When Mayor Bill de Blasio of New York City took a stance on Monday, saying that the city will drop remote learning in its public schools, the move may have added to the pressure on other school systems to do the same.
Some families remain fearful of returning their children to classrooms, and others have become accustomed to new child care and work routines built around remote schooling, and are loath to make major changes.
But it is increasingly clear that school closures have exacted an academic and emotional toll on millions of American students, while preventing some parents from working outside the home.
no longer have the option of sending their children to school virtually in the fall. Illinois plans to strictly limit online learning to students who are not eligible for a vaccine and are under quarantine orders.
Connecticut has said it will not require districts to offer virtual learning next fall. Massachusetts has said that parents will be able to opt for remote participation only in limited circumstances.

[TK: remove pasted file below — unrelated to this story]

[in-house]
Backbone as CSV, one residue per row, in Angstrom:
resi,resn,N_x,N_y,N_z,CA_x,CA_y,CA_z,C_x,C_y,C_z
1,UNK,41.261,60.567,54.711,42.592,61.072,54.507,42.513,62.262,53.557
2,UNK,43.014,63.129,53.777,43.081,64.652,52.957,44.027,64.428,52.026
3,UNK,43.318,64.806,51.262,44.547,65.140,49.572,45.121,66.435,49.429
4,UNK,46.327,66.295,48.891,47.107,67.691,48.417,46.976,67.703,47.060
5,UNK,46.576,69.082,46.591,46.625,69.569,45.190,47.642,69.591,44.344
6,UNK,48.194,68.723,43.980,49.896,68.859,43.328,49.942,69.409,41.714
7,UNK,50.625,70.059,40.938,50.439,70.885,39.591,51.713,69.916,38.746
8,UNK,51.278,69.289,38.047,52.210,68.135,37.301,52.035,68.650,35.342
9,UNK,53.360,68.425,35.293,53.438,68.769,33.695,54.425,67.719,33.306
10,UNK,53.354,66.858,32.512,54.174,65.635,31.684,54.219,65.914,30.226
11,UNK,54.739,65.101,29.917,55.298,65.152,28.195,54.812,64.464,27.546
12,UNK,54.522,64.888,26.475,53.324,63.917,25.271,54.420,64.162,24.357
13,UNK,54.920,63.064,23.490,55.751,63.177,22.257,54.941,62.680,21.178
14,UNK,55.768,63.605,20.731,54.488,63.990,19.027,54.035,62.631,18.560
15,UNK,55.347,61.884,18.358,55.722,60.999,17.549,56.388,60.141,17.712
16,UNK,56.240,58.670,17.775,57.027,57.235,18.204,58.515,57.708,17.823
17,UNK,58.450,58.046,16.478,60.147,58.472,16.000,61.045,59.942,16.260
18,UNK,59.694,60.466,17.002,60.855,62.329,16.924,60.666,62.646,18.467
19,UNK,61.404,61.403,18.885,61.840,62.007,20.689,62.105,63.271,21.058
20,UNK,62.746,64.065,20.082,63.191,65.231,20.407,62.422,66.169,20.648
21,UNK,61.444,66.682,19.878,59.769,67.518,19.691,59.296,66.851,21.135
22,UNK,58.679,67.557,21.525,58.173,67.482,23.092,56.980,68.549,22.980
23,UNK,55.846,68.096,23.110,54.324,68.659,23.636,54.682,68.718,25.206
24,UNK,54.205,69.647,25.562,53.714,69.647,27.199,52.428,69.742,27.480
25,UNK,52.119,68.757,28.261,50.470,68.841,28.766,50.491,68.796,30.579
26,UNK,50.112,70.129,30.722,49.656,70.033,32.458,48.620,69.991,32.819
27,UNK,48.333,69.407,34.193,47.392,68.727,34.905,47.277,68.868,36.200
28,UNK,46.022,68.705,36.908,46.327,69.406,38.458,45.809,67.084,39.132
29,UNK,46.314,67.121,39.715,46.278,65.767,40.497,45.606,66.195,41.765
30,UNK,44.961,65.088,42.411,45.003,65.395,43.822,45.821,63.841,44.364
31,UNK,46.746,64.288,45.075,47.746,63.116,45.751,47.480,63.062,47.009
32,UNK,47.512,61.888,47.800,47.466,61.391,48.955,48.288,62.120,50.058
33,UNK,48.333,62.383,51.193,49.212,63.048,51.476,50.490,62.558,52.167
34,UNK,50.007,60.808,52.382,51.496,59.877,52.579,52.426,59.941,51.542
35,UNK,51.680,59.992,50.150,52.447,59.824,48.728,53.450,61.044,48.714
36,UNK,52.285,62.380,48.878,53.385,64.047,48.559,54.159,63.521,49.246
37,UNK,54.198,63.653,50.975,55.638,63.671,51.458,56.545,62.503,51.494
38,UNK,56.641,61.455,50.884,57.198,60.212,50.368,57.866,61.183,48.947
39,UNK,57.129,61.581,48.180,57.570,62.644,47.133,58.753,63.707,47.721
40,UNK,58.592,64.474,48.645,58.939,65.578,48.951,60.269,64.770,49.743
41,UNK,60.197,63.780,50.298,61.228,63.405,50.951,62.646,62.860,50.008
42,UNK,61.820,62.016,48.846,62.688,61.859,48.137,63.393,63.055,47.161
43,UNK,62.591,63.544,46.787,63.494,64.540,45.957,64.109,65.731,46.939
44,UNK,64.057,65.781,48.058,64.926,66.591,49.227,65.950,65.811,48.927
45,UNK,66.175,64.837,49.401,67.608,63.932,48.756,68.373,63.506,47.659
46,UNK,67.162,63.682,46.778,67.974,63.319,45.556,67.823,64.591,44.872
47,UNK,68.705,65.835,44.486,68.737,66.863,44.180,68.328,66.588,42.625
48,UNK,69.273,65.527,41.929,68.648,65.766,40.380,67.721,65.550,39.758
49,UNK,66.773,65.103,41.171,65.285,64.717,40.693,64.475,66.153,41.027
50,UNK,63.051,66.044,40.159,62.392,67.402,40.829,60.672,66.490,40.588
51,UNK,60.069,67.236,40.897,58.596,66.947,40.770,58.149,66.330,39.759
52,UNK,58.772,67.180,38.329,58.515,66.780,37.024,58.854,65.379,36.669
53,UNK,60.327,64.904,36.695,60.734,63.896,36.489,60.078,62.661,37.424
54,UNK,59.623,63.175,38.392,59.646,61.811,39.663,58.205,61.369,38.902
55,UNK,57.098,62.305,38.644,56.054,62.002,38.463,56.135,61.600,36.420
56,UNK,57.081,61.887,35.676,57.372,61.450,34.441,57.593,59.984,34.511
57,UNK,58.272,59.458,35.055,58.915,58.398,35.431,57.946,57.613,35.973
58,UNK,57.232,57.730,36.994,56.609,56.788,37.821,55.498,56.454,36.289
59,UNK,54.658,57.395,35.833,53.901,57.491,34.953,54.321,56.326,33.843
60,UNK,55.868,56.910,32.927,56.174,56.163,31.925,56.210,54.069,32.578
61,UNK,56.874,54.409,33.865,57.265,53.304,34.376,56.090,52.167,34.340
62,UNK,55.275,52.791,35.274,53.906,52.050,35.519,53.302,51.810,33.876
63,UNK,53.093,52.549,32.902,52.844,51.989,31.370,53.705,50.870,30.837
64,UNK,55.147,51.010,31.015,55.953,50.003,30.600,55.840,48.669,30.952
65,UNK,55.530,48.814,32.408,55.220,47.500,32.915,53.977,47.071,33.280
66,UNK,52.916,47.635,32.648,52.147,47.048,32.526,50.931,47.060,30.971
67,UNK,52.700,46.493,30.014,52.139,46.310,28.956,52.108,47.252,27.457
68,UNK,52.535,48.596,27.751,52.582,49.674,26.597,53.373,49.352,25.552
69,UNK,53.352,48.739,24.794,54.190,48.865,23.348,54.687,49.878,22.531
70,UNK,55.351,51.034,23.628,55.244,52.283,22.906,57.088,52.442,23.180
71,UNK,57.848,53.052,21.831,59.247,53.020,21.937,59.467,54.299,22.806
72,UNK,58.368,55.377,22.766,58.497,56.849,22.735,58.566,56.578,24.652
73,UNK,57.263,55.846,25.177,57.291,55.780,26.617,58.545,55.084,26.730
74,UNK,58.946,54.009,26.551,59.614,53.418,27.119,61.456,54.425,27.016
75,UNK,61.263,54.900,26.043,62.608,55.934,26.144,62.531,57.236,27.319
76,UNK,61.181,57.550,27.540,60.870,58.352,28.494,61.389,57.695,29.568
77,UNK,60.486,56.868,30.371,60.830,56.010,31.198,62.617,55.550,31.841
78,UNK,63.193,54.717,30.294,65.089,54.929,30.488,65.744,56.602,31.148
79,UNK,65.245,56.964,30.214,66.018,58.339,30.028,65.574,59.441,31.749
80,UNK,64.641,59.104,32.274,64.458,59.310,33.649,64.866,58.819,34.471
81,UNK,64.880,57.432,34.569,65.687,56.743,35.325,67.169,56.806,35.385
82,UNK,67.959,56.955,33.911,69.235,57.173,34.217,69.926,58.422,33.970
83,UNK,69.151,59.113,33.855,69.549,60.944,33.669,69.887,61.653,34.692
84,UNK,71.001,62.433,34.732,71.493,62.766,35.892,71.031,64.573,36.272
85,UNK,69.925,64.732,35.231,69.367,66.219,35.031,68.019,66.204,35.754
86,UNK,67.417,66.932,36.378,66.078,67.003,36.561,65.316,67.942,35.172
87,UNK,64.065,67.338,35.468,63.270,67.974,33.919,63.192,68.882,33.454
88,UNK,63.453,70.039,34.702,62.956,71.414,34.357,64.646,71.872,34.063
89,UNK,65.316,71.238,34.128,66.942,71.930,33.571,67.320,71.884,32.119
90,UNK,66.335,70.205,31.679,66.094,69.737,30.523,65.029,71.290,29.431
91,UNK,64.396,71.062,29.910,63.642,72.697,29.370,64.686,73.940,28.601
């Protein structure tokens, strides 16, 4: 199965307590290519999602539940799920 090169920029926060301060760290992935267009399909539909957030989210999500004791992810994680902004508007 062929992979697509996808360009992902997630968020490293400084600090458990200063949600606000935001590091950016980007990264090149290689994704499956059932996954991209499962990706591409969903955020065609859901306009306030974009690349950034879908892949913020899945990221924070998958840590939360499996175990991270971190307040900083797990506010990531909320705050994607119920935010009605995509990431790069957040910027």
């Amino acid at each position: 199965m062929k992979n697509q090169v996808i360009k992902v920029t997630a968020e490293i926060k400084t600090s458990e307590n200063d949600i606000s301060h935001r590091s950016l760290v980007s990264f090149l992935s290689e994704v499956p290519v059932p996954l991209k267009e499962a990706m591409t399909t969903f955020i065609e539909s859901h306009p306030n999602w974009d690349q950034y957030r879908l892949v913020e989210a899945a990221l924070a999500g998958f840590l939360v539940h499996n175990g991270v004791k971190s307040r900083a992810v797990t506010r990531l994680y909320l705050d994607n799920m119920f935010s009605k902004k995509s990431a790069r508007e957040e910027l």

In California, which lagged behind the rest of the nation in returning to in-person schooling this spring, Gov. Gavin Newsom said he would compel districts to offer traditional school in the fall, while also offering remote learning for families who want it. Some lawmakers there have proposed an alternative approach that would cap the number of students enrolled in virtual options.
It is a major staffing challenge for districts to simultaneously offer both traditional and online classes. Before the pandemic, teachers’ unions were typically harsh critics of virtual learning, which they called inherently inferior. But with some teachers still hesitant to return to full classrooms, even post-vaccination, many unions have said parents should continue to have the choice to opt out of in-person learning.
Some teachers, parent groups and civil rights organizations have also argued that families of color are the least confident that their children will be safe in school buildings, and thus should not be pushed to return before they are ready.
about one-third of American elementary and secondary students attend schools that are not yet offering five days a week of in-person learning. Those school districts are mainly in areas with more liberal state and local governments and powerful teachers’ unions.
Disputes among administrators, teachers and parents’ groups over when and how to reopen schools have led to messy, protracted public battles in cities like Chicago and Los Angeles.